As we explore further we’ll see how something as basic as dandelion greens can make for a good wild foraged food supplement for dogs and cats. However, dandelion greens are also high in oxalates and too much can put a heavy burden on their kidneys. 

    Worse, many wild foraged foods are toxic if not poisonous. Given the relatively lower body weight of most pets, even a toxic plant that would only make us nauseous could be deadly to a dog or cat. We’ll cover the good and bad as we go, but if in doubt –either do some more research or skip it.

    Pets We’ll Cover

    We’re going to stick with the most popular pets and try to isolate what you can forage for them. And foraging will include both plants and animals. That squirrel you may be hesitant about eating would make a feast for a dog or cat, and the same goes for that carp you weren’t sure about. Unless of course that squirrel happens to be your pet.

    Here’s the pet list:

    • Dogs
    • Cats
    • Birds – parakeets, canaries, parrots
    • Amphibians- Turtles, snakes, frogs
    • Aquarium fish

    Wild Foraging with Your Pet

    Before we get into the ins and outs of wild foraging, taking your pet with you can offer a lot of benefits for both you and the best friend. Obviously you would only do this with a dog or cat, but they may give you some clues about what they want to eat on a regular basis.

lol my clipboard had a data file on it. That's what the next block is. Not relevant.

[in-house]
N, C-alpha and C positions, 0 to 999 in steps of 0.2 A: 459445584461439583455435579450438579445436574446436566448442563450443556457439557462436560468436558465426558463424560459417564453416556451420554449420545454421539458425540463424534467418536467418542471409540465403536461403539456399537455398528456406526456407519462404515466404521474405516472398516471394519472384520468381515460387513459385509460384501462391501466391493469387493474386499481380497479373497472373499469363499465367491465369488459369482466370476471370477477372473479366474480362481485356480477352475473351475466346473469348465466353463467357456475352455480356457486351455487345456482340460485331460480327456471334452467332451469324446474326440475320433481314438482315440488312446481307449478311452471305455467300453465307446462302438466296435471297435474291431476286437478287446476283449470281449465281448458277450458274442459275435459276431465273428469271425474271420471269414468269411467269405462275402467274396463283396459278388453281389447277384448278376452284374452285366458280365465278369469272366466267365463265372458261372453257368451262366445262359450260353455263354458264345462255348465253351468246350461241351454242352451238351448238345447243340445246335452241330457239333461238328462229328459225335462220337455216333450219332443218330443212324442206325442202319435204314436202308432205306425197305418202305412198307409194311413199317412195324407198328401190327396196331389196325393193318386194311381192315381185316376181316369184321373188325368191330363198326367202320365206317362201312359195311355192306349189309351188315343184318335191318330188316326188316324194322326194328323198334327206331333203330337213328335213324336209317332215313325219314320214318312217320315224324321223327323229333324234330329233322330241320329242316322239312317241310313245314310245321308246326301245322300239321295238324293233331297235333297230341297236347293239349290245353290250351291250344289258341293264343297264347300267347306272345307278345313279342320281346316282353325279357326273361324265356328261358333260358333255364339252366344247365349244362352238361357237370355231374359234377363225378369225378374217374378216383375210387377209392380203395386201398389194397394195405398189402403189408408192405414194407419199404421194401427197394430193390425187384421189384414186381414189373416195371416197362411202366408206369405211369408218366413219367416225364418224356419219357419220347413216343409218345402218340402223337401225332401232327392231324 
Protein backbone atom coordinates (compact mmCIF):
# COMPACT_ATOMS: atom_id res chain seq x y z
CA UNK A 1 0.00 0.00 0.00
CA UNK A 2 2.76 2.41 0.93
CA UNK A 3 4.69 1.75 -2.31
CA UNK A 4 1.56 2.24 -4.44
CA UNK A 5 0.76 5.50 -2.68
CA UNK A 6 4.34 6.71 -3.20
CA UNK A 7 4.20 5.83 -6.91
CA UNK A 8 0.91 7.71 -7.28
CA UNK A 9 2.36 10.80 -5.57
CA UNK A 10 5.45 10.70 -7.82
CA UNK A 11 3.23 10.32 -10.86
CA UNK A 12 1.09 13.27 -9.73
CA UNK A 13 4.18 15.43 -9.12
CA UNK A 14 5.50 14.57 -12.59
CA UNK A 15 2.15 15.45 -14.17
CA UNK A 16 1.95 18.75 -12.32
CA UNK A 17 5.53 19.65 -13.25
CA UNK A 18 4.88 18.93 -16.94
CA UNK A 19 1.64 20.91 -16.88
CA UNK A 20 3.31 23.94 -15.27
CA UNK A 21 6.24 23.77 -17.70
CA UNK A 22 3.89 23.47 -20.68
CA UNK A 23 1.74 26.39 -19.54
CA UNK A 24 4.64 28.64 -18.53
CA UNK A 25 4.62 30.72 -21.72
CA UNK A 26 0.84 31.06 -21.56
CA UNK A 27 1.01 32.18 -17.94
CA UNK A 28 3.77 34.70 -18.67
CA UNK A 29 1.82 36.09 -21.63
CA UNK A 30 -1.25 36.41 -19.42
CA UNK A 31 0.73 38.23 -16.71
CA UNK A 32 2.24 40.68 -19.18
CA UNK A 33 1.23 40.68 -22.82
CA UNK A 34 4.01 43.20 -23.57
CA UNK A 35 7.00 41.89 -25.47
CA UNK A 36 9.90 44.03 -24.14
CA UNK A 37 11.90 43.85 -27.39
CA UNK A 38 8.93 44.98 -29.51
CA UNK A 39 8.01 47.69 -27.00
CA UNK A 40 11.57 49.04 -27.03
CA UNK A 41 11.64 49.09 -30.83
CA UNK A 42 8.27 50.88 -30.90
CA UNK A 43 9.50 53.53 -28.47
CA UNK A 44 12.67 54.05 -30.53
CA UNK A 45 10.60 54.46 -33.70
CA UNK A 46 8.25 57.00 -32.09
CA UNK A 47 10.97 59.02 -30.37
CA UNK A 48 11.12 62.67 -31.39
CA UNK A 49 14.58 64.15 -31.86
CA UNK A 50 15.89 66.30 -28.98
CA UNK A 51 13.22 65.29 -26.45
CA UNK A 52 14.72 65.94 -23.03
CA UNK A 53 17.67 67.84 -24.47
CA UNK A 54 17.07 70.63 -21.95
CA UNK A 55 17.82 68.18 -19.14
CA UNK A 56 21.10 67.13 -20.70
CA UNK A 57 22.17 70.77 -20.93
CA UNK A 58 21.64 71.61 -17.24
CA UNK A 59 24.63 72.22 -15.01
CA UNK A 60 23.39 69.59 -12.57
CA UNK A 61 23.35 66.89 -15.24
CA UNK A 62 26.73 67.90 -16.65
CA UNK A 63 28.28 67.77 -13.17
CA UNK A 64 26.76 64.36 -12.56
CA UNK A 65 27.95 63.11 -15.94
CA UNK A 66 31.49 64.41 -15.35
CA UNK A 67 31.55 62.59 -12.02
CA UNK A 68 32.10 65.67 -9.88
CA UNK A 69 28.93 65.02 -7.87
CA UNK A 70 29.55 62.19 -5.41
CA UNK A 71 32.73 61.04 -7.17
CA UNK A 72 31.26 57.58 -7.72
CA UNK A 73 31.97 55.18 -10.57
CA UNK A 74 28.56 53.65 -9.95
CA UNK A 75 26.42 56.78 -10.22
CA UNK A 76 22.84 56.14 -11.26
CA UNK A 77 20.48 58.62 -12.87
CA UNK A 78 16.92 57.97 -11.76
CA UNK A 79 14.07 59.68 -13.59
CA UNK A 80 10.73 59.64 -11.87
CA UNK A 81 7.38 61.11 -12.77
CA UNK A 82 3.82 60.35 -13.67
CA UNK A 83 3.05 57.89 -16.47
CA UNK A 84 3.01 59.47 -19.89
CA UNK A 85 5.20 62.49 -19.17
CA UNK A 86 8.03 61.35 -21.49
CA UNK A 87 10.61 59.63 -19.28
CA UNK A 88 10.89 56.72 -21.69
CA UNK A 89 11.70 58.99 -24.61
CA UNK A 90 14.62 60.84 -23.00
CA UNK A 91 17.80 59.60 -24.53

It’s also good exercise for your pet and you; creates a stronger bond, good mental stimulation for your pet and the ultimate benefit of natural nutrition. Be mindful of what they gnaw on or find but get used to them being constantly distracted by just about everything else around them.

    Carnivore,  Herbivore or Omnivore?

    Pet diets vary. Dogs are omnivores eating both animals and plants. Curiously, cats are mostly carnivores eating mostly other animals, and birds tend to be herbivores focused on seeds and plants although some are quite partial to insects from time to time. What you need to do is understand their feeding tendencies and make sure you provide them with a diet consistent with their natural instincts and needs. 

    It’s also important to introduce any wild foraged foods into their diet slowly and in small quantities. We mentioned the oxalates in dandelions but there’ more to it than that. Wild animals engage in a constant cycle of feeding and foraging throughout the day. 

    We tend to feed our pets in large quantities at the same time 2 or 3 times a day. That’s not how their wild counterparts are used to eating, and probably explains why so many dogs spend so much time at our feet when we’re chopping something in the kitchen.

    If you’re moving to a wild foraged diet for your pets you may need to change your feeding style to a more wild approach. Think about feeding them 4 to 6 times a day in smaller quantities with a blend of what you’re hunted or foraged.